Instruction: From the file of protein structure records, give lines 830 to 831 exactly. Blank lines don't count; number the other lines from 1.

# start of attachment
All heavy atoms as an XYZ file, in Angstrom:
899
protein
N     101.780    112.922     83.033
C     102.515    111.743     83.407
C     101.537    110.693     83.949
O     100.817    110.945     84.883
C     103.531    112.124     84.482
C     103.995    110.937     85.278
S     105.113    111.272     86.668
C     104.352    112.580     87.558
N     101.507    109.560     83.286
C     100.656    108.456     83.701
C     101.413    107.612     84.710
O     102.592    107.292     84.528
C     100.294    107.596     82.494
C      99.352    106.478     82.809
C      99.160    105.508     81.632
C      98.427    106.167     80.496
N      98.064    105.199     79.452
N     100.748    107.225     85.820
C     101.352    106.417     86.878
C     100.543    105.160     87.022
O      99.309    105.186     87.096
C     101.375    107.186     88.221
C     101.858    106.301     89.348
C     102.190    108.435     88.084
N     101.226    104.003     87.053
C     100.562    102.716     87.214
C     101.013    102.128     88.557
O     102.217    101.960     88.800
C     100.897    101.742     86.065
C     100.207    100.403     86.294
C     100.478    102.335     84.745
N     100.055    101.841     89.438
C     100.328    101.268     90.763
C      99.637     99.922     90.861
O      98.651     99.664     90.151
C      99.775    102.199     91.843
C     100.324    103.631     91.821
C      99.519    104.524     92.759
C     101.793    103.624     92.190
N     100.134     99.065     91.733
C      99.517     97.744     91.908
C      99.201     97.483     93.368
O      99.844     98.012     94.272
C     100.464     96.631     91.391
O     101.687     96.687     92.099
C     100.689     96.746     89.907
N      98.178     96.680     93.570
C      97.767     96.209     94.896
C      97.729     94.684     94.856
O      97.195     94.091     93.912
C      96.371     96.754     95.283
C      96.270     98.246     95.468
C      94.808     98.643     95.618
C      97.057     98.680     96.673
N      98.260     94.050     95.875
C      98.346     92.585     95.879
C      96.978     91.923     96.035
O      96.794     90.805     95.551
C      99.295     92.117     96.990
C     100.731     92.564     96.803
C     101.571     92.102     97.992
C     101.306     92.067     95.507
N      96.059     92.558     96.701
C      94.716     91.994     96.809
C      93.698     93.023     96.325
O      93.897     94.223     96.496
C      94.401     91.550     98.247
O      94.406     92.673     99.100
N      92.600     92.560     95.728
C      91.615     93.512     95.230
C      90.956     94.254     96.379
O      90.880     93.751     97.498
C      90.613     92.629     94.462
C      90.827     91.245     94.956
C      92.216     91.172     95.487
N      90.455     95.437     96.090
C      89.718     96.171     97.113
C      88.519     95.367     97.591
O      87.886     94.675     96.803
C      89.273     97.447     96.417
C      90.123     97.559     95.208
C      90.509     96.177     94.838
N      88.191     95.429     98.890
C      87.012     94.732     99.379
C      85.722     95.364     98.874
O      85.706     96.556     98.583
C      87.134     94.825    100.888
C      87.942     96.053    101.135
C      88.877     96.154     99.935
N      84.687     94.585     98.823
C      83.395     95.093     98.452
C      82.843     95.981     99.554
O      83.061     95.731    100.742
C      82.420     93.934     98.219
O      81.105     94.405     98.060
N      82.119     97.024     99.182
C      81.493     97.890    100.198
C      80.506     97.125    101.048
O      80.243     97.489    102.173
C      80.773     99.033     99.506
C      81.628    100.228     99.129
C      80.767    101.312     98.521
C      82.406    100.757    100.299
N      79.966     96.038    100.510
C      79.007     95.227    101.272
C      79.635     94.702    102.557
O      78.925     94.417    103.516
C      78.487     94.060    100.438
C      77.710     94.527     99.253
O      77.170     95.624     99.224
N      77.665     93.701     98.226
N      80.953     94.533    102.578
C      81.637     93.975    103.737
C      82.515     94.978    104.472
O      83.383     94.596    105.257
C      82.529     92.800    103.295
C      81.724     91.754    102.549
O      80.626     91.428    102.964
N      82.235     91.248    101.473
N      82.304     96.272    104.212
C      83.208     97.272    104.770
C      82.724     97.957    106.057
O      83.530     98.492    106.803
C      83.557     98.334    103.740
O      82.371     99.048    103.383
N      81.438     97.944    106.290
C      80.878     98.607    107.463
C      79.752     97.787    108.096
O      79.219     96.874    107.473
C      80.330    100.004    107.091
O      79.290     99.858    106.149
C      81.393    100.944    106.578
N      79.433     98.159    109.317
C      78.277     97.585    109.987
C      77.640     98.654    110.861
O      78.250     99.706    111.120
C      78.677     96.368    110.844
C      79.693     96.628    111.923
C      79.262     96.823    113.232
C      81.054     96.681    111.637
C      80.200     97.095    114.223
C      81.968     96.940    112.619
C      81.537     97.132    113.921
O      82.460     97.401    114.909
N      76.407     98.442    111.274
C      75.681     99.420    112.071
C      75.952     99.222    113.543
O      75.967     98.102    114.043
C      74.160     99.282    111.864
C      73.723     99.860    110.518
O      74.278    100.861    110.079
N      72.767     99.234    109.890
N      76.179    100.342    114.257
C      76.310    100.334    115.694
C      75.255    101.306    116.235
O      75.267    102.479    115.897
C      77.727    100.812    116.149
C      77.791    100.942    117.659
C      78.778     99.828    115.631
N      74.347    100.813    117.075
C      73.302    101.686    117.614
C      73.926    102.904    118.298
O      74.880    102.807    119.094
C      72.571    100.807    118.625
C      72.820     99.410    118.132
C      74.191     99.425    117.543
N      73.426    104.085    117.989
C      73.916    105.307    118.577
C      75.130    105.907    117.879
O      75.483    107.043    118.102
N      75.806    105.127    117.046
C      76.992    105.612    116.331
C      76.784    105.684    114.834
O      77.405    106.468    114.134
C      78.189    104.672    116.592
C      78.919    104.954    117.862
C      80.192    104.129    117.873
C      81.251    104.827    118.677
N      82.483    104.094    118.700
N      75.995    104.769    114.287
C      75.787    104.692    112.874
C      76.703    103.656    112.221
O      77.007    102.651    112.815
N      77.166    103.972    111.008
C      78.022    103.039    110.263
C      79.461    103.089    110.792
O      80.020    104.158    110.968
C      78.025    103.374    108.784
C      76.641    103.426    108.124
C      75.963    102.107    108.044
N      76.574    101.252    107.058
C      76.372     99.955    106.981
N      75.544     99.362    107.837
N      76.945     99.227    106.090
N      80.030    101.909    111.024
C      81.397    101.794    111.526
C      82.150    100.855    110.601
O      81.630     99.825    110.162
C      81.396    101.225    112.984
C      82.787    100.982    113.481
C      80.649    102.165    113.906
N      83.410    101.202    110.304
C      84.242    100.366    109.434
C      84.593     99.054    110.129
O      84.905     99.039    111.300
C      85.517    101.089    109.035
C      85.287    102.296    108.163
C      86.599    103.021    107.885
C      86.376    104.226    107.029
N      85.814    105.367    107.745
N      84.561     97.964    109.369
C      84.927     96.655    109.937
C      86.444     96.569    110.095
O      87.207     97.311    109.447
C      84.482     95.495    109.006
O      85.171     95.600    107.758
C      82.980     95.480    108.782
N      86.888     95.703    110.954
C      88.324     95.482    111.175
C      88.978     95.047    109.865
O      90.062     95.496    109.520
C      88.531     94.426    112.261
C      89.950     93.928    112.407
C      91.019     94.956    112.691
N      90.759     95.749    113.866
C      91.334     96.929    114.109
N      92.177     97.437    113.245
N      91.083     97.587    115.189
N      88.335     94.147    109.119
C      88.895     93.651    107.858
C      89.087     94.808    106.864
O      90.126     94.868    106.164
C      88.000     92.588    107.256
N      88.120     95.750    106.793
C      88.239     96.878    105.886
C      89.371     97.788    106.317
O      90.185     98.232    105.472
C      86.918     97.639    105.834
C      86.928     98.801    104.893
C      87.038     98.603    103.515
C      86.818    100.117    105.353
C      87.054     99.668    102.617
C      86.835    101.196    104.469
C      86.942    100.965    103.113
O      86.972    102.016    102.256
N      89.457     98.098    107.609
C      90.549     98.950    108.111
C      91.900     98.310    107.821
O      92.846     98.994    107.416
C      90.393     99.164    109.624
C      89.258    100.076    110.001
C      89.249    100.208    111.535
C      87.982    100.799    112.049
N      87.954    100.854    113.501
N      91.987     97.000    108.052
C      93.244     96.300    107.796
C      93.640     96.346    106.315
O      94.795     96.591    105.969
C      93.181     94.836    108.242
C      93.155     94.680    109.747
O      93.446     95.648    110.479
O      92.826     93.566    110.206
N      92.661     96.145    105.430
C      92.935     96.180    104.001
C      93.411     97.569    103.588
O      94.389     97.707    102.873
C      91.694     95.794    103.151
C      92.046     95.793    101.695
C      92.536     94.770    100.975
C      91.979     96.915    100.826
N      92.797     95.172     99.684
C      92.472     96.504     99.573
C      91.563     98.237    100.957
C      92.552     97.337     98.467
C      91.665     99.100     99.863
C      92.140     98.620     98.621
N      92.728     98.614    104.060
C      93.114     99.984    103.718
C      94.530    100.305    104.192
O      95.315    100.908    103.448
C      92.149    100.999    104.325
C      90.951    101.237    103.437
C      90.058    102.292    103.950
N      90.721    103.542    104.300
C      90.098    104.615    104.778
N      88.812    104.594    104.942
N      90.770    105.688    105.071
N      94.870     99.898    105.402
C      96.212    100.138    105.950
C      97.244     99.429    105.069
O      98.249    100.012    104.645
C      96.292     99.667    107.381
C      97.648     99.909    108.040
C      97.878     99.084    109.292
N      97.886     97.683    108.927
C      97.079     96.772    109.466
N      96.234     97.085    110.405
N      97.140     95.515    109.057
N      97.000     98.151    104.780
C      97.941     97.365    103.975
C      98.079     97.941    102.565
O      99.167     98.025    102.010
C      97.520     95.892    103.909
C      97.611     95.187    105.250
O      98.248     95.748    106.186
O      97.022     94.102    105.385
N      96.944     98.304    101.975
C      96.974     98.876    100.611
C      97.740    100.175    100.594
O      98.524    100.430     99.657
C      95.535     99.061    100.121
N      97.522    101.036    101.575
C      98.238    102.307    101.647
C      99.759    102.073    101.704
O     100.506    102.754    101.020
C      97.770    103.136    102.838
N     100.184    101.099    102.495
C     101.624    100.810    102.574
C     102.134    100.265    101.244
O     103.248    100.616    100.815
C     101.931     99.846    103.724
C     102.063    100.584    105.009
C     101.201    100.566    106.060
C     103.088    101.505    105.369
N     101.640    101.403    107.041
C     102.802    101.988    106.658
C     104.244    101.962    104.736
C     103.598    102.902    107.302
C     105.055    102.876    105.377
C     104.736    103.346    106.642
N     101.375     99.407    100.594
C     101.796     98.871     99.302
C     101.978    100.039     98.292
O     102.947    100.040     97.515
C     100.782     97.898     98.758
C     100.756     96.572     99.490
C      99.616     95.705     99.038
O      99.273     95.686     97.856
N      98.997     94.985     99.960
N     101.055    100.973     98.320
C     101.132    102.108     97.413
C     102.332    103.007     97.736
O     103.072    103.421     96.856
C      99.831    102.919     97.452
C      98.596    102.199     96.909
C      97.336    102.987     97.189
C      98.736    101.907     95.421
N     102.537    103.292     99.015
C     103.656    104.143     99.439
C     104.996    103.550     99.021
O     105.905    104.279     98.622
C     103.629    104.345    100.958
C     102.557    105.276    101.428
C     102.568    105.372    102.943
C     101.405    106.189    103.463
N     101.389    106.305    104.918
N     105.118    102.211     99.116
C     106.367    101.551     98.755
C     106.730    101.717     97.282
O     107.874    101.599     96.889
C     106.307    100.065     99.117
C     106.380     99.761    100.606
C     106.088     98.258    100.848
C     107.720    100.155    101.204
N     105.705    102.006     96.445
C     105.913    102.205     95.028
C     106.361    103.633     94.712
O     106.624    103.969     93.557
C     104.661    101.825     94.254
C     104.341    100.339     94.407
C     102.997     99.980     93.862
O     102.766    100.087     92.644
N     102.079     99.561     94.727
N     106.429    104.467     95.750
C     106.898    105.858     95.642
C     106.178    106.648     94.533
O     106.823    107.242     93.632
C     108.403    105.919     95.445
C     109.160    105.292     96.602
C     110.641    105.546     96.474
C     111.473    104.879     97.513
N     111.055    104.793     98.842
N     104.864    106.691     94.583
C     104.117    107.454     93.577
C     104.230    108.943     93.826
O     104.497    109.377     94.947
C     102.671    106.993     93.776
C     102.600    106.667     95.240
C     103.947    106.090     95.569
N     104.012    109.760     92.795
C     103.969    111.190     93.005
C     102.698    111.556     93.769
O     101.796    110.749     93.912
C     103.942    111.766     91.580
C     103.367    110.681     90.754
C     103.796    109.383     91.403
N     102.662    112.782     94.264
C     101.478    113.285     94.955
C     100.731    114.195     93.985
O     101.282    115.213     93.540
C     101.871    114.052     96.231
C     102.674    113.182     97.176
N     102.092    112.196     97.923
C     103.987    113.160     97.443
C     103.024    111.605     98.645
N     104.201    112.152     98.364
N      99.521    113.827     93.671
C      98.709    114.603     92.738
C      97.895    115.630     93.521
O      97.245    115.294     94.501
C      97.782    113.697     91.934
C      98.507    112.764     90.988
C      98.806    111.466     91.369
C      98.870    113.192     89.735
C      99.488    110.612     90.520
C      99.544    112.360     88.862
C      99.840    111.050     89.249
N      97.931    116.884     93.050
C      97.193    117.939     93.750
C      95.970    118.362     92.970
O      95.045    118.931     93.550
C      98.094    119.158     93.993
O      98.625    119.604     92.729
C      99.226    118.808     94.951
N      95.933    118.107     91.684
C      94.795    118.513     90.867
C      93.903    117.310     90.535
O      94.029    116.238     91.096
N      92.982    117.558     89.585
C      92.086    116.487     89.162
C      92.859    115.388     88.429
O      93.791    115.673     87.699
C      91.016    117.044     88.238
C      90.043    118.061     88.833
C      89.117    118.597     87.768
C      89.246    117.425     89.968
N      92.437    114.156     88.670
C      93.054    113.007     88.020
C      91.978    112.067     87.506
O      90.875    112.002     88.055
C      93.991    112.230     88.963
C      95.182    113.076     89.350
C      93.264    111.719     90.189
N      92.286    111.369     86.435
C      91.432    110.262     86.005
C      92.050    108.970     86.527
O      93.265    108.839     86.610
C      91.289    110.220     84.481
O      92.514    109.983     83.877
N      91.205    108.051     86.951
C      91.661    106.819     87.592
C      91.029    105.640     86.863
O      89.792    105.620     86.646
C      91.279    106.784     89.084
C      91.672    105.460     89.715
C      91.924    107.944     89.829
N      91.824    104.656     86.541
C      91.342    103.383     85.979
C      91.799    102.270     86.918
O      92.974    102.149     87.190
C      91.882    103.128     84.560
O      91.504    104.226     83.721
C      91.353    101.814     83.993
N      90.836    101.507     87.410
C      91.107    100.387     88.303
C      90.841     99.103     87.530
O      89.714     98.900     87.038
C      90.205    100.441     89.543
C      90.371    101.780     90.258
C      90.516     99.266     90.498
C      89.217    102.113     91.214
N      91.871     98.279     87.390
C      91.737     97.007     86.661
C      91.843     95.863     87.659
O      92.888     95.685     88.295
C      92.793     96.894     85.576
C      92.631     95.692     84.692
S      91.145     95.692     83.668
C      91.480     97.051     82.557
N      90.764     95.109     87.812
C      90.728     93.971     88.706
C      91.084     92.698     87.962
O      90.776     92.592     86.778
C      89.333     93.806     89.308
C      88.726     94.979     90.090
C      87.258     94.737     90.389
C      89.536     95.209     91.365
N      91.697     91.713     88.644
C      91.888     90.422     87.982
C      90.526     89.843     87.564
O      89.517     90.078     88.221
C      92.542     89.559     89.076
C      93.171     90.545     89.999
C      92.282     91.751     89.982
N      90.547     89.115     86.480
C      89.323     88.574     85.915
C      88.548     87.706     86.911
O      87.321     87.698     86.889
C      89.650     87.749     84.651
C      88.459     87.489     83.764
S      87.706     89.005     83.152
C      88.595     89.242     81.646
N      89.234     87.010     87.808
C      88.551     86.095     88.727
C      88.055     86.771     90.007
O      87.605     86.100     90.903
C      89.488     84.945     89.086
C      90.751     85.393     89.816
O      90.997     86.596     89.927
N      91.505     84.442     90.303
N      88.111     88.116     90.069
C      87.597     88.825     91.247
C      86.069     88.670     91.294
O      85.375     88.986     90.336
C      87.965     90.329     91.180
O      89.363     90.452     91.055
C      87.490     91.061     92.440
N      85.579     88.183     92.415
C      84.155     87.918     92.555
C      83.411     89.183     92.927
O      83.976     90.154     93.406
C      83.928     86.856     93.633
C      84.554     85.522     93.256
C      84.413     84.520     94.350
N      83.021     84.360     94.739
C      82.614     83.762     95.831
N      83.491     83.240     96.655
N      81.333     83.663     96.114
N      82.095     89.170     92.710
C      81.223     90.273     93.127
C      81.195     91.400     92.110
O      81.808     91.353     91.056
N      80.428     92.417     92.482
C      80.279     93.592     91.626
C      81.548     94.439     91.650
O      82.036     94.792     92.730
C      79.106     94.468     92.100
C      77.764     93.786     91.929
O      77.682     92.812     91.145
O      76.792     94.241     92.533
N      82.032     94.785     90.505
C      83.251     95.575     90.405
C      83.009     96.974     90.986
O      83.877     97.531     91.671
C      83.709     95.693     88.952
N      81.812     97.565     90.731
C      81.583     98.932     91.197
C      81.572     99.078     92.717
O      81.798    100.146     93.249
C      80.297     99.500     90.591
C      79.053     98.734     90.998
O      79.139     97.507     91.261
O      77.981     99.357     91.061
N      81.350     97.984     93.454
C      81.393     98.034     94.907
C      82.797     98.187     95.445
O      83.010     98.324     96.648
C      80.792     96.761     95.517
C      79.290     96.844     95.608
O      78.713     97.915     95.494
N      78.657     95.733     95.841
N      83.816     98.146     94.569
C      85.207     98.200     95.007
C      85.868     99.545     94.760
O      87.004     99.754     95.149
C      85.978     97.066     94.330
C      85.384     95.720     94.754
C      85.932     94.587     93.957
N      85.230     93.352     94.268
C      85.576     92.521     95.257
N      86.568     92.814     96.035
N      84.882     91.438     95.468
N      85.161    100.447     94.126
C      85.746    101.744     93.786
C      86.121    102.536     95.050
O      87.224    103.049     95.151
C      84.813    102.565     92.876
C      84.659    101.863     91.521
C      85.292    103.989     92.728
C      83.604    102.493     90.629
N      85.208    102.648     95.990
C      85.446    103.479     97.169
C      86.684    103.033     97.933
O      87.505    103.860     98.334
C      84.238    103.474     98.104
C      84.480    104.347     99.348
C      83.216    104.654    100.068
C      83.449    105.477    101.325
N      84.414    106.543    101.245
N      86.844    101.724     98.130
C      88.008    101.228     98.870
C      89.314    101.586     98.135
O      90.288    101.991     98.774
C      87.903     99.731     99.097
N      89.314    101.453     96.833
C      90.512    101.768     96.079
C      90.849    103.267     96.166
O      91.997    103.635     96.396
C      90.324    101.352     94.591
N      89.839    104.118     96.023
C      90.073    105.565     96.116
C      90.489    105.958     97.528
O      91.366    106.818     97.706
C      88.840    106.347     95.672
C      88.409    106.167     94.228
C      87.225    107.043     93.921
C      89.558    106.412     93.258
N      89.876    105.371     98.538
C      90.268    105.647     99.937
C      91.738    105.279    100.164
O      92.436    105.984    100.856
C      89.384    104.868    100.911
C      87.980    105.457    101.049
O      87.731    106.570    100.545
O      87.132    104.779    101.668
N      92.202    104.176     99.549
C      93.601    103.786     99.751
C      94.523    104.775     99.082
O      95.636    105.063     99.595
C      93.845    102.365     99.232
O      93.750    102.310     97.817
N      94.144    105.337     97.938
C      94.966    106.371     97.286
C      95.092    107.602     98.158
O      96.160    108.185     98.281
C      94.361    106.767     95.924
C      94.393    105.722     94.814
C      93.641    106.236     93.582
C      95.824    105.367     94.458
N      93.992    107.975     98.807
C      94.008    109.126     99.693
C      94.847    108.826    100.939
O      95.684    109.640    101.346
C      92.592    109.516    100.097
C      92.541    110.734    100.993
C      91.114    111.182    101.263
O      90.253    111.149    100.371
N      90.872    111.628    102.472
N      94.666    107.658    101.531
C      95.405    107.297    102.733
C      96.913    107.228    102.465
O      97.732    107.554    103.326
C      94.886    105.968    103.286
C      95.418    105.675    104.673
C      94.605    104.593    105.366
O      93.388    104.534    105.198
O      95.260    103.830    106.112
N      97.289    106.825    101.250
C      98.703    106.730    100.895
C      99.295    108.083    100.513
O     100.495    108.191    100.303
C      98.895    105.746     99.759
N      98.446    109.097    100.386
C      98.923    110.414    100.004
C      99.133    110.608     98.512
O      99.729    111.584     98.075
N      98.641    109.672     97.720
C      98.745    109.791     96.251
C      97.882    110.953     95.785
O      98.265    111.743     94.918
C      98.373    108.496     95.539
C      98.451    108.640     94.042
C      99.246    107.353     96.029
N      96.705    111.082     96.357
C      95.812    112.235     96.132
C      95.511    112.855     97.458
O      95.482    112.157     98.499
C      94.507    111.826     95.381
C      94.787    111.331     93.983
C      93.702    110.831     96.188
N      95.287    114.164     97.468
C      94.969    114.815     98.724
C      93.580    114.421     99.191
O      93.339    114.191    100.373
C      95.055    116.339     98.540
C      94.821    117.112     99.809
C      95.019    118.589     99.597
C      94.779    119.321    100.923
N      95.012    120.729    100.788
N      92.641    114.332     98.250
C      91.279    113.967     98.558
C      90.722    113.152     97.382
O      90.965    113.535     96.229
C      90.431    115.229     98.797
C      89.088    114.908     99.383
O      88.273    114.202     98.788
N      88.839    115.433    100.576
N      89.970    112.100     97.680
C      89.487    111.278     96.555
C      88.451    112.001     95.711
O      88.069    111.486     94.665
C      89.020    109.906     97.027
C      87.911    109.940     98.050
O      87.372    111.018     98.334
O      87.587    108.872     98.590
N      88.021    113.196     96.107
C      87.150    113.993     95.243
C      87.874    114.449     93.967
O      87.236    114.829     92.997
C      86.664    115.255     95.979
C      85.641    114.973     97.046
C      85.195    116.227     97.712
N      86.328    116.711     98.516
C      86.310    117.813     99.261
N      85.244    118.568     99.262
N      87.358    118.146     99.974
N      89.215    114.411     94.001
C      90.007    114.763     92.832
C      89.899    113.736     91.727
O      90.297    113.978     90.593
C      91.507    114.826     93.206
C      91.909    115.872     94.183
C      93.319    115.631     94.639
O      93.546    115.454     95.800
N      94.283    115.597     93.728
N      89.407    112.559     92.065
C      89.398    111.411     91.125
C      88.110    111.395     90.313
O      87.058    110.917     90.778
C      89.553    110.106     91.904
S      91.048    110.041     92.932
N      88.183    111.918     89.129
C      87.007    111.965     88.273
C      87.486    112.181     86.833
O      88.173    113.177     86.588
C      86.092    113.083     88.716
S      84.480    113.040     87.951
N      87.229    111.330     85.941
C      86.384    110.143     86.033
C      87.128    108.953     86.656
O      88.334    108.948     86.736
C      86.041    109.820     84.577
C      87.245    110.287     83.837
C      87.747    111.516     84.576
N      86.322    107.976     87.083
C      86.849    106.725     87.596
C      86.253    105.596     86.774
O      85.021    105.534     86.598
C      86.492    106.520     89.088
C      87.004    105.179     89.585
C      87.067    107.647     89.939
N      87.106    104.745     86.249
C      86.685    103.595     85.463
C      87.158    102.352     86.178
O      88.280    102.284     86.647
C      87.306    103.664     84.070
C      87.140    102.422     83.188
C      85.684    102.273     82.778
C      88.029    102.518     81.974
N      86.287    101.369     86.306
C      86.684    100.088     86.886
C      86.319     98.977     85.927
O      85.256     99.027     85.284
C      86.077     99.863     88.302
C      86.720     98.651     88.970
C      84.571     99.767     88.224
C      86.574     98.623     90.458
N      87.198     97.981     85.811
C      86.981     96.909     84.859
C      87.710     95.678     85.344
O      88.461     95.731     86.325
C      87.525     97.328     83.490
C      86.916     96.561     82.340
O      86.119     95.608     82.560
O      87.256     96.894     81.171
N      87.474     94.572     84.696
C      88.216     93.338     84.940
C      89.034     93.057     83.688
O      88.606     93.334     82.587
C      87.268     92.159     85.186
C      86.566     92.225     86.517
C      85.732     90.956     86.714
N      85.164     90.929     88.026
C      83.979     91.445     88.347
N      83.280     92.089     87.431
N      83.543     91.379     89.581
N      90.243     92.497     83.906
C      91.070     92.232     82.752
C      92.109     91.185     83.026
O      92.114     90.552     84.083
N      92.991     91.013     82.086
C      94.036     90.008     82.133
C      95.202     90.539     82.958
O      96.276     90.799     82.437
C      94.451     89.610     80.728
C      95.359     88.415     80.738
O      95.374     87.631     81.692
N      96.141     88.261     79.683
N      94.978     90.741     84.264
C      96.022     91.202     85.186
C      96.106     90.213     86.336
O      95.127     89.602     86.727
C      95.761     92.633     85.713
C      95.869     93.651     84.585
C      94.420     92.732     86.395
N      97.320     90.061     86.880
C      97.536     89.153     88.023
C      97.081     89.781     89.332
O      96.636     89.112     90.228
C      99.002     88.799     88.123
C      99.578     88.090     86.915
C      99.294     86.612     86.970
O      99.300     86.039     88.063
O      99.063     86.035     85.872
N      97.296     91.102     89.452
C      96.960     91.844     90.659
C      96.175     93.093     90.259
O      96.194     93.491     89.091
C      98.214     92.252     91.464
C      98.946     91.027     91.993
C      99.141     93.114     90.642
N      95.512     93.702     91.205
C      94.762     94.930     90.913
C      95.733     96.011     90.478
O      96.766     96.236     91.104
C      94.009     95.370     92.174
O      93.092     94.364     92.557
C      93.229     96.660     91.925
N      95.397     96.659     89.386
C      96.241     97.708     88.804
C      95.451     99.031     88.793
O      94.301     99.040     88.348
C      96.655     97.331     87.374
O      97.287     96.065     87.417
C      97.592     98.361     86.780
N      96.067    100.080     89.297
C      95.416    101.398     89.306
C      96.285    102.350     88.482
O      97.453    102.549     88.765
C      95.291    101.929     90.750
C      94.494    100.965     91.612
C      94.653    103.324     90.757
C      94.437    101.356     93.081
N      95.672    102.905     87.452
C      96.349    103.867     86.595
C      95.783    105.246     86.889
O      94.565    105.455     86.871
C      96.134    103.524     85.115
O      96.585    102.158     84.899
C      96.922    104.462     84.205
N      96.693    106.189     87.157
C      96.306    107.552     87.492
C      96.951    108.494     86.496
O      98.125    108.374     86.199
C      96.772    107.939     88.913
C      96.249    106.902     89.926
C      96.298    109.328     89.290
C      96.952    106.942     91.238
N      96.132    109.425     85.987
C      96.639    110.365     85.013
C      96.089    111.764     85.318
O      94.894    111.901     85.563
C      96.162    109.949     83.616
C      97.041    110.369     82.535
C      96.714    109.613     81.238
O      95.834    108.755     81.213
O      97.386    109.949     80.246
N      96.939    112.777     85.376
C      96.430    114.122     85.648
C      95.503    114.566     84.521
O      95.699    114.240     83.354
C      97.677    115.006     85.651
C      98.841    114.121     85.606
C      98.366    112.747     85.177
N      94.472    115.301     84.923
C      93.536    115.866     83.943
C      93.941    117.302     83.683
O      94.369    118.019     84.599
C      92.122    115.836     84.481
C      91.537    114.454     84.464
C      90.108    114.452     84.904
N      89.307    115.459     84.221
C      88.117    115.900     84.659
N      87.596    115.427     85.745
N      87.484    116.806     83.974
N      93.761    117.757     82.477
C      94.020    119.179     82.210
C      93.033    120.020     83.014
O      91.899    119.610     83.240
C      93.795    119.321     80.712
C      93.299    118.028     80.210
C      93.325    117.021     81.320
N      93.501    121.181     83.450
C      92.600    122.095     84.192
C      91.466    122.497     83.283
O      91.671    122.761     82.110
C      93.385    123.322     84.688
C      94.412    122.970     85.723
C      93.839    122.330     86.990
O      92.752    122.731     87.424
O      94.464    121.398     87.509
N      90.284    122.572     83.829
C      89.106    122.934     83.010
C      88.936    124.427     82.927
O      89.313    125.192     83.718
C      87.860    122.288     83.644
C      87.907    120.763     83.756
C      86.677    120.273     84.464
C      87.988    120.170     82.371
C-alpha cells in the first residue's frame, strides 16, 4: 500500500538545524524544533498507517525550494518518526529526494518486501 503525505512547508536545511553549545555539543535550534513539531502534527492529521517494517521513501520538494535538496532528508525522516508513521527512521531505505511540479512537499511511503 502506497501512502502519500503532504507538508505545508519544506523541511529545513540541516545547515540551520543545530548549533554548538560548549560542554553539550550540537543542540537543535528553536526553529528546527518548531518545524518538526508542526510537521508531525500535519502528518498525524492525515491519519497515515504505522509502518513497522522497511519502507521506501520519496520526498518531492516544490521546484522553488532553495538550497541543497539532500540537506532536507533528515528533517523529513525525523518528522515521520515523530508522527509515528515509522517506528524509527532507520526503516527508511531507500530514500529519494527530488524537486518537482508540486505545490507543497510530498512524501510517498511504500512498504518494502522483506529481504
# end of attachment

C      95.416    101.398     89.306
C      96.285    102.350     88.482